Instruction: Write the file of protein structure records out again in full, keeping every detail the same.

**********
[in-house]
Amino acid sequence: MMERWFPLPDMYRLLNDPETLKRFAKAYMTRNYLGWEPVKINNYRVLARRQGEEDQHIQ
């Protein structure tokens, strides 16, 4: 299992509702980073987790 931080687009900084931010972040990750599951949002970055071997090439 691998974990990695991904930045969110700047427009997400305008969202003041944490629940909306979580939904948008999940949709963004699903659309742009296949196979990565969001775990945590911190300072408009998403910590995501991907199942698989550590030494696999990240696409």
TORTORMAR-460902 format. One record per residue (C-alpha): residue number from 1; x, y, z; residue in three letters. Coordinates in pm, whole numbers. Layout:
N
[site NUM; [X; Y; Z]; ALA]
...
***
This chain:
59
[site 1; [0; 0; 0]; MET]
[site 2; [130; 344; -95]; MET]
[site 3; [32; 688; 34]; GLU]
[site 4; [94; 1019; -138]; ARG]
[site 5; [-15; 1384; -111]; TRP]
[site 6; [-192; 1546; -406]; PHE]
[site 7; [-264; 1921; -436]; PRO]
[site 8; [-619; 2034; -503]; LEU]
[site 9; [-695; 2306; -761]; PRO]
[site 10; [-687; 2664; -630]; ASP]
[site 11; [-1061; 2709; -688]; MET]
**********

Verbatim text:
[in-house]
Amino acid sequence: MMERWFPLPDMYRLLNDPETLKRFAKAYMTRNYLGWEPVKINNYRVLARRQGEEDQHIQ
């Protein structure tokens, strides 16, 4: 299992509702980073987790 931080687009900084931010972040990750599951949002970055071997090439 691998974990990695991904930045969110700047427009997400305008969202003041944490629940909306979580939904948008999940949709963004699903659309742009296949196979990565969001775990945590911190300072408009998403910590995501991907199942698989550590030494696999990240696409």
TORTORMAR-460902 format. One record per residue (C-alpha): residue number from 1; x, y, z; residue in three letters. Coordinates in pm, whole numbers. Layout:
N
[site NUM; [X; Y; Z]; ALA]
...
***
This chain:
59
[site 1; [0; 0; 0]; MET]
[site 2; [130; 344; -95]; MET]
[site 3; [32; 688; 34]; GLU]
[site 4; [94; 1019; -138]; ARG]
[site 5; [-15; 1384; -111]; TRP]
[site 6; [-192; 1546; -406]; PHE]
[site 7; [-264; 1921; -436]; PRO]
[site 8; [-619; 2034; -503]; LEU]
[site 9; [-695; 2306; -761]; PRO]
[site 10; [-687; 2664; -630]; ASP]
[site 11; [-1061; 2709; -688]; MET]